The mural of humpback whales on the David Broderick Tower joins a city of Lions and Tigers. (John T. Greilick / The Detroit News)
Sometimes when you look at something every day, it becomes invisible.
Maybe that’s Prince Fielder’s problem with low sliders, but I was thinking more of stationary objects. At this point, for instance, it barely even strikes us as strange to drive past enormous rotting buildings on our way to lunch.
Along those lines, I went in search of Boston Red Sox fans to ask about something a lot of us have stopped seeing, even though it’s within view of most of the seats at Comerica Park.
Among the common answers: “No” and “Huh?” As for the question, it went something like this:
Can you think of any logical reason for a big painting of humpback whales in downtown Detroit?
They’re nice whales. Lovely whales, even, frolicking up 18 stories of the David Broderick Tower on Woodward Avenue. But I still find myself wondering what they have to do with us, even though I know who put them there and why.
“Because whales are going extinct,” suggested Gabrielle Ogden, a University of Michigan freshman from Los Angeles, “like Detroit.”
To be fair, she was treating the question like a pop quiz, and she thought maybe that was the answer I was shooting for. Besides, she was wearing a Tigers T-shirt even though she was with a friend from Boston, so she’s OK.
Anthony Williby of Flint is also OK, even with his Red Sox jersey. He’s in the Navy and he’s been a Sox fan since he was a kid; as he explains, “Being Irish probably helped.”
He had to speak up because a street-corner preacher was railing against the theory of evolution at the nearby intersection of Adams and Witherell.
“The football team is the Lions,” Williby pointed out, “even though there’s not a lion in Detroit except at the zoo. It kind of goes with the theme.”
As throngs of fans lined up to get into the ballpark, four men sat down in the blocked-off section of Witherell and started drumming on plastic buckets, drowning out the preacher.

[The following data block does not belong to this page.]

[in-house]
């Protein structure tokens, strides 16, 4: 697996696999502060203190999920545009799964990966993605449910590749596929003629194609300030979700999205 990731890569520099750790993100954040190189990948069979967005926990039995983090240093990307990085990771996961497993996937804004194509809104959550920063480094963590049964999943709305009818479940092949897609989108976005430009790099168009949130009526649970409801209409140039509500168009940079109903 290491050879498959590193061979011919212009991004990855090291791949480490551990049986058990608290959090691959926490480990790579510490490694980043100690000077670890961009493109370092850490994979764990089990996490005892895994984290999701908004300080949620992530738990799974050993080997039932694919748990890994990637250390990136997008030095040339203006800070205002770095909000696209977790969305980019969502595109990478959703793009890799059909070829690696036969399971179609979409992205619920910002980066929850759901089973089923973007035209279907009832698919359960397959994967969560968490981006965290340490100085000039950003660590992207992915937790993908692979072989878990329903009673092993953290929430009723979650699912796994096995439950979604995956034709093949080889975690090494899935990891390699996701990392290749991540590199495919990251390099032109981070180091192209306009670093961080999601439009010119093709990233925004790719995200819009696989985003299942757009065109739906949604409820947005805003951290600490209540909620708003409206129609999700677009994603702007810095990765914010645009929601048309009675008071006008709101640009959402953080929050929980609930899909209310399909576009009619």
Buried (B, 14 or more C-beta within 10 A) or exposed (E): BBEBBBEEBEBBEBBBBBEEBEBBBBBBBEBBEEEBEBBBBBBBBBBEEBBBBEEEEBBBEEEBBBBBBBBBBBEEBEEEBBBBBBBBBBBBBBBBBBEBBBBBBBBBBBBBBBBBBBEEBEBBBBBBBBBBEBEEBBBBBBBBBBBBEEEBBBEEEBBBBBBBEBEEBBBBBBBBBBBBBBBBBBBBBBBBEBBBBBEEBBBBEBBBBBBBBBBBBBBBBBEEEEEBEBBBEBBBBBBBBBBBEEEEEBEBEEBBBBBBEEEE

Darwinism can be a bear, but George Calvas was undeterred. He’s a 56-year-old from Dearborn, and he was assisting the preacher, propping up an 8-foot pole with a loudspeaker on top.
“No idea,” he said. “But you know Jonah was swallowed by a whale, and three days later he was spit out.”
Humpbacks like the ones in the mural are more likely to dine on krill or herring than Biblical figures. The artist who commemorated them, Robert Wyland, is devoted to marine wildlife and has made millions of dollars painting it, generally on a smaller scale than skyscraper walls.
Wyland, 57, grew up in Madison Heights and donated the mural to the city in 1997.
It was the 76th of 100 he painted in 13 countries to remind people of the beauty of conservation.
“A traveling whale artist,” mused Jim Blake Sr., 57, a Boston booster from Wallaceburg, Ontario. “Must be a small fraternity.”
As for the mural, “It’s like Mount Everest. You look at it because it’s there.”
The artwork actually went missing in 2006, after the convenient passage of a zoning variance. Chrysler covered it with a mammoth banner ad for the Jeep Compass, and Verizon later took over the space before the whales were re-exposed in 2010.
Eventually, they’ll fade away. For now, said a 26-year-old Bostonian named Jenny Brennan, there’s no real mystery to the whaling wall.
“Whales are huge,” she said. “They can go anywhere they want.”